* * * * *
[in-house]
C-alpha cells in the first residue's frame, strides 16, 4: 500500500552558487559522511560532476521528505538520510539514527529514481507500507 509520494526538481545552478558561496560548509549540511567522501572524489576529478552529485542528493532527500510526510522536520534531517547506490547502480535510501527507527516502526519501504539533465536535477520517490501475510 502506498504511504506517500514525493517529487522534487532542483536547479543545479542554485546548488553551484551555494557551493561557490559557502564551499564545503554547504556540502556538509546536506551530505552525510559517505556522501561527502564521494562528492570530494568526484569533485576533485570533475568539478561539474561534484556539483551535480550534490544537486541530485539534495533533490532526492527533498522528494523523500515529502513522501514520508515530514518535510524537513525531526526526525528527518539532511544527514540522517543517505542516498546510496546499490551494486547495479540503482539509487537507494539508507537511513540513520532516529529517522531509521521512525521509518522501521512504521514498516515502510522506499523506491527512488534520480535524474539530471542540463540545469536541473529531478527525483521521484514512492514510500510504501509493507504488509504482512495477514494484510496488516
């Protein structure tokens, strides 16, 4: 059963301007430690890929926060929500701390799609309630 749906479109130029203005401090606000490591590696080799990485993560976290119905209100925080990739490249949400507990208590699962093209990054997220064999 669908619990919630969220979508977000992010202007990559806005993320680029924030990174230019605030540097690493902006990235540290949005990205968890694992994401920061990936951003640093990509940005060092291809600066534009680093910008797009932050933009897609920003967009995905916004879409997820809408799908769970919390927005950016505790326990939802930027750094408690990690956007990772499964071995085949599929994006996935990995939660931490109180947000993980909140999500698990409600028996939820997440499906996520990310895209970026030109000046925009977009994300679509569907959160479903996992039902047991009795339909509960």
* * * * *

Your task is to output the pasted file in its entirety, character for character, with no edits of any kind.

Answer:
[in-house]
C-alpha cells in the first residue's frame, strides 16, 4: 500500500552558487559522511560532476521528505538520510539514527529514481507500507 509520494526538481545552478558561496560548509549540511567522501572524489576529478552529485542528493532527500510526510522536520534531517547506490547502480535510501527507527516502526519501504539533465536535477520517490501475510 502506498504511504506517500514525493517529487522534487532542483536547479543545479542554485546548488553551484551555494557551493561557490559557502564551499564545503554547504556540502556538509546536506551530505552525510559517505556522501561527502564521494562528492570530494568526484569533485576533485570533475568539478561539474561534484556539483551535480550534490544537486541530485539534495533533490532526492527533498522528494523523500515529502513522501514520508515530514518535510524537513525531526526526525528527518539532511544527514540522517543517505542516498546510496546499490551494486547495479540503482539509487537507494539508507537511513540513520532516529529517522531509521521512525521509518522501521512504521514498516515502510522506499523506491527512488534520480535524474539530471542540463540545469536541473529531478527525483521521484514512492514510500510504501509493507504488509504482512495477514494484510496488516
């Protein structure tokens, strides 16, 4: 059963301007430690890929926060929500701390799609309630 749906479109130029203005401090606000490591590696080799990485993560976290119905209100925080990739490249949400507990208590699962093209990054997220064999 669908619990919630969220979508977000992010202007990559806005993320680029924030990174230019605030540097690493902006990235540290949005990205968890694992994401920061990936951003640093990509940005060092291809600066534009680093910008797009932050933009897609920003967009995905916004879409997820809408799908769970919390927005950016505790326990939802930027750094408690990690956007990772499964071995085949599929994006996935990995939660931490109180947000993980909140999500698990409600028996939820997440499906996520990310895209970026030109000046925009977009994300679509569907959160479903996992039902047991009795339909509960």